Michigan’s super eight beans

Learn of the eight beans grown and harvested in Michigan and their nutritious and economical value.

If you’re thinking of reducing fat or debt in the New Year, eating beans could help. It may seem like a stretch, but being a “bean counter” is not a bad idea. Beans are naturally low in fat and cost less than other proteins. Eating beans also helps Michigan farmers. The state of Michigan has over 2,300 growers and related agri-business associates registered with the Michigan Bean Commission.

There are eight different varieties of beans grown within Michigan that are sold throughout the United States and abroad.

  • Cranberry beans
  • Dark red kidney beans
  • Black beans
  • Adzuki beans
  • Pinto beans
  • Navy beans
  • Light red kidney beans
  • Small red kidney beans

Beans can help reduce fat in your diet, as all eight of these bean varieties have less than two grams of fat and have on average eight grams of protein per half-cup serving. The average cost of a can of beans is under $2 and bags of beans cost even less. Therefore, eating meatless meals twice per week can help reduce or stretch food budgets.

Besides being low in fat and costing less, Michigan State University Extension says that beans are also low in cholesterol. The best part about beans is that they are tasty! If you haven’t cooked much with beans try experimenting with a few recipes or research their origins and choose an ethnic recipe. The cranberry bean is popular in various Italian dishes. The black bean origin is from Central America. Pinto beans came from Mexico, and the adzuki bean most likely came from Japan and China.

Besides beans, lentils are another low fat protein source. Beans and lentils are called legumes, which are a class of vegetables that include beans, peas and lentils. If you buy dried beans in bags, there is some preparation that needs to be done.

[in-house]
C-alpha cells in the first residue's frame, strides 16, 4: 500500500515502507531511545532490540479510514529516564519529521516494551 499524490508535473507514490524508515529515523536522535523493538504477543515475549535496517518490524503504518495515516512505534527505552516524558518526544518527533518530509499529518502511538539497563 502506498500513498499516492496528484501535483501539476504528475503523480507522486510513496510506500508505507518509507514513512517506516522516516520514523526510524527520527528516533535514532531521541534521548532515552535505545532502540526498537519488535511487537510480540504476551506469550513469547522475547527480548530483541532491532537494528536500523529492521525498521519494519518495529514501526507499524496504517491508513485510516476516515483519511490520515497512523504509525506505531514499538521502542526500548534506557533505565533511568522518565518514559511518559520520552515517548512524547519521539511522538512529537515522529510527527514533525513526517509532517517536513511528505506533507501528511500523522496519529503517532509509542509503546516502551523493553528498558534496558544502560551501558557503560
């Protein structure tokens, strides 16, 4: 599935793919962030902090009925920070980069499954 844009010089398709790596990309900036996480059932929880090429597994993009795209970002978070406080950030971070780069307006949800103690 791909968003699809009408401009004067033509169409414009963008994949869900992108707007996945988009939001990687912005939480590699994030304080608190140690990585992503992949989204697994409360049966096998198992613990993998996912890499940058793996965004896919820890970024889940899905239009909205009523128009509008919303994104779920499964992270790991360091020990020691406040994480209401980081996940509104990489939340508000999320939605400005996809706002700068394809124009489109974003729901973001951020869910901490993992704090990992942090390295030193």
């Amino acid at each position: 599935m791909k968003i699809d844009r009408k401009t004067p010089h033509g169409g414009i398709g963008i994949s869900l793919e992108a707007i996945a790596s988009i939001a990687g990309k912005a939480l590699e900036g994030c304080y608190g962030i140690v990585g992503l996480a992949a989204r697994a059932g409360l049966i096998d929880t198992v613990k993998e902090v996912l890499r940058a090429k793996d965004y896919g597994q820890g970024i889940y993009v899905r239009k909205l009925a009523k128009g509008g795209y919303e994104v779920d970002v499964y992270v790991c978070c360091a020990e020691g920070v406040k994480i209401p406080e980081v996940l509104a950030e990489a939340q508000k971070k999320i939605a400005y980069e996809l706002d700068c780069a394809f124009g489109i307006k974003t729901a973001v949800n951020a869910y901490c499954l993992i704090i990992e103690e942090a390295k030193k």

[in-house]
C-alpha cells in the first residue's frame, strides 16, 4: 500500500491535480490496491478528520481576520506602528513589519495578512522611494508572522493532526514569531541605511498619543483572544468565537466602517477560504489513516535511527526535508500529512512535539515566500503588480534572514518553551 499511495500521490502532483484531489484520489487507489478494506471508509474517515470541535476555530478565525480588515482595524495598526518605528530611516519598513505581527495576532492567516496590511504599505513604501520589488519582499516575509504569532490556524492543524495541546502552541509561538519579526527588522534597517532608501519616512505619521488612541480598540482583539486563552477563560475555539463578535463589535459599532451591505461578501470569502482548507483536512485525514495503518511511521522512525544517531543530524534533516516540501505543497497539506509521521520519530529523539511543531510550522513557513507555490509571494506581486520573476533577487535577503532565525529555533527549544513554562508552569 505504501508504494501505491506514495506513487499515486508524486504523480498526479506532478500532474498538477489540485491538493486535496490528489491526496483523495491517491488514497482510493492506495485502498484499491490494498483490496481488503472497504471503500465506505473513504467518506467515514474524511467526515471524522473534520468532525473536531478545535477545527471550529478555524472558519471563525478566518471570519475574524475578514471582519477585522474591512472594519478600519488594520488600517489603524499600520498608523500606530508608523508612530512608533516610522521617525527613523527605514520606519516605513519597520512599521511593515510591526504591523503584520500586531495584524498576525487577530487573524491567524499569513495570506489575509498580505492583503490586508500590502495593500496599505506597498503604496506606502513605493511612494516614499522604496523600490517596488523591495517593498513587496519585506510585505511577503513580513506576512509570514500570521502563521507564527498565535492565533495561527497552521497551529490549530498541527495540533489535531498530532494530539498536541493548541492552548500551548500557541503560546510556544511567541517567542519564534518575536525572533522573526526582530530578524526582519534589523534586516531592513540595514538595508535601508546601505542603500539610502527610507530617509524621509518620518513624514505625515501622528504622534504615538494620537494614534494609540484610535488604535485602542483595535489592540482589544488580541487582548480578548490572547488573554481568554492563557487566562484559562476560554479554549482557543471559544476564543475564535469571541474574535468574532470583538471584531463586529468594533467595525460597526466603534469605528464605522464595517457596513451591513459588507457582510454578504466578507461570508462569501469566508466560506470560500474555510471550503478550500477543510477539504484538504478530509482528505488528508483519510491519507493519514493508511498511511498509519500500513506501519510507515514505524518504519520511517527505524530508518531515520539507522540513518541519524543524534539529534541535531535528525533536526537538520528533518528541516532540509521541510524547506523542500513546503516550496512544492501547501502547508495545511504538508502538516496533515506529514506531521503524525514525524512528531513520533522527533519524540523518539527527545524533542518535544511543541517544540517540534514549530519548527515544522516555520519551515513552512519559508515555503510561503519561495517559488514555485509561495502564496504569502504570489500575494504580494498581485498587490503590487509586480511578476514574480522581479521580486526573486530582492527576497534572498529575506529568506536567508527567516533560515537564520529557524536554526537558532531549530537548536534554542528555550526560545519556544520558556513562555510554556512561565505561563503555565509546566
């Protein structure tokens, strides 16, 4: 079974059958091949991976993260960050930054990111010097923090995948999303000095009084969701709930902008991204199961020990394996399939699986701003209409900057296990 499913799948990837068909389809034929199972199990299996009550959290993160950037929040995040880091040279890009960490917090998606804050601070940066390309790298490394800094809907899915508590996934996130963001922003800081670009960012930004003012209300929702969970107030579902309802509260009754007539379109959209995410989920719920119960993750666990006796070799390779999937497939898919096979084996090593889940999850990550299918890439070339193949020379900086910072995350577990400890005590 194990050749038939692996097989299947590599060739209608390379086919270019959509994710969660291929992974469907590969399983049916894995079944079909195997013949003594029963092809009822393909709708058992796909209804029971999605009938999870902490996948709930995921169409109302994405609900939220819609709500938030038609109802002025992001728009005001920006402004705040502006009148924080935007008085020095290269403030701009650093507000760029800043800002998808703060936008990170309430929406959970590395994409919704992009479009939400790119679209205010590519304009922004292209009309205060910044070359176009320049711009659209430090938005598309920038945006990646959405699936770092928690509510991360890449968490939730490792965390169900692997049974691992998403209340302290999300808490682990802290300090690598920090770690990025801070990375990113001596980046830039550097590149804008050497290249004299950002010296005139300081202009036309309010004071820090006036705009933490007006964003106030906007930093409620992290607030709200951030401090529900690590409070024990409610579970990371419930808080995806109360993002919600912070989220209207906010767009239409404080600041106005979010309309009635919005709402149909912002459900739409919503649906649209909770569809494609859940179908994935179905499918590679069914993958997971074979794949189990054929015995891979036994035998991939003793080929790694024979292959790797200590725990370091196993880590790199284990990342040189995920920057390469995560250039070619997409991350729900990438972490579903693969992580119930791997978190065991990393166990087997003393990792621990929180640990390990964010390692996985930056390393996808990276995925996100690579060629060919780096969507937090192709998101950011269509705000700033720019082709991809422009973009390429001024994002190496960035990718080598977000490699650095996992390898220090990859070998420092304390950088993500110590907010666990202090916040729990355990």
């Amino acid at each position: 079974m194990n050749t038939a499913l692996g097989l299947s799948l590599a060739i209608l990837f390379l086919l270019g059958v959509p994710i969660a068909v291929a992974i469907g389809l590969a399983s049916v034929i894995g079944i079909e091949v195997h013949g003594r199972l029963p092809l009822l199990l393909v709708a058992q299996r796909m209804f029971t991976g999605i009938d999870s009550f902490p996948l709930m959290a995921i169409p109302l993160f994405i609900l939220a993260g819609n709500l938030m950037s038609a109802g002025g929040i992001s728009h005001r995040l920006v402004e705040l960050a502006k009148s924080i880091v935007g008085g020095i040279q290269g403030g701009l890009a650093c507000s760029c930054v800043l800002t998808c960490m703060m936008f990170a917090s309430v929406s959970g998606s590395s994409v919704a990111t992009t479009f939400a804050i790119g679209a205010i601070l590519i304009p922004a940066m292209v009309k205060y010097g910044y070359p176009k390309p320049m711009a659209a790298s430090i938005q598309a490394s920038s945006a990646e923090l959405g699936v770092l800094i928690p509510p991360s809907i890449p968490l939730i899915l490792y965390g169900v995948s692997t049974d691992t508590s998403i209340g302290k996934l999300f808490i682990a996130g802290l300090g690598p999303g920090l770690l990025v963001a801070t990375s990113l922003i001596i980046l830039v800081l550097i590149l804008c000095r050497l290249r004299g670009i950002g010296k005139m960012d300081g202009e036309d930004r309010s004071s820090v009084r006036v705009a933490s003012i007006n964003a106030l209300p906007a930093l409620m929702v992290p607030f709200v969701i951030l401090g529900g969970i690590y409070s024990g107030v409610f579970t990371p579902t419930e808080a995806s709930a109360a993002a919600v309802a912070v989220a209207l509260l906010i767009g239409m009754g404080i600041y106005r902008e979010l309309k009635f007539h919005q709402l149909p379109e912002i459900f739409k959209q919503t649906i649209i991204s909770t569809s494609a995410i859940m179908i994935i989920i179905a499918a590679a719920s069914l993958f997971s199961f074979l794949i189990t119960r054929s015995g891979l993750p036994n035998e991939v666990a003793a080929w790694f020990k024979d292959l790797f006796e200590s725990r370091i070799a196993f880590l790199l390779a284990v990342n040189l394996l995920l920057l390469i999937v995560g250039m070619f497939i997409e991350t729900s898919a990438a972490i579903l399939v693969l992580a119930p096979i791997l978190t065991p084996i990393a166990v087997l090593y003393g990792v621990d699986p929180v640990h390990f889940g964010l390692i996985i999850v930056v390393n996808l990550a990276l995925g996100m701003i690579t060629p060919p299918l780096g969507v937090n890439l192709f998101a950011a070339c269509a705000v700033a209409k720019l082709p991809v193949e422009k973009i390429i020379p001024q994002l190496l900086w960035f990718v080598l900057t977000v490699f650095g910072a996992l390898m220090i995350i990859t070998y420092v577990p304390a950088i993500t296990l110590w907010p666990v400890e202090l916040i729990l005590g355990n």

Dried beans and legumes, with the exceptions of black eyed peas and lentils, require soaking in room temperature water – a step that rehydrates them for more balanced cooking. Before soaking, pick through the beans, discarding any discolored or shriveled ones, or any foreign matter.

After soaking, rinse beans and add to a stockpot. Cover the beans with three times their volume of water. Add herbs or spices as desired. Bring to a boil. Once boiling, reduce the heat and simmer gently, uncovered, stirring occasionally until tender. The cooking time depends on the type of bean, but start checking after 45 minutes. Add more water if the beans become uncovered. Beans are done when they can be easily mashed between two fingers or with a fork. Beans also preserve well by freezing, just be sure to drain them before putting in the freezer. One pound of dried beans yields about five or six cups cooked beans. A 15 ounce can of beans equals about 1.5 cups cooked beans, drained.

Try adding a bean meal to your menu once a week for one month or two and see if you notice any difference in your wallet or waistline. Beans are quick and easy to make when strapped for time. Look for bean dips and other appetizers when looking for bean recipes.

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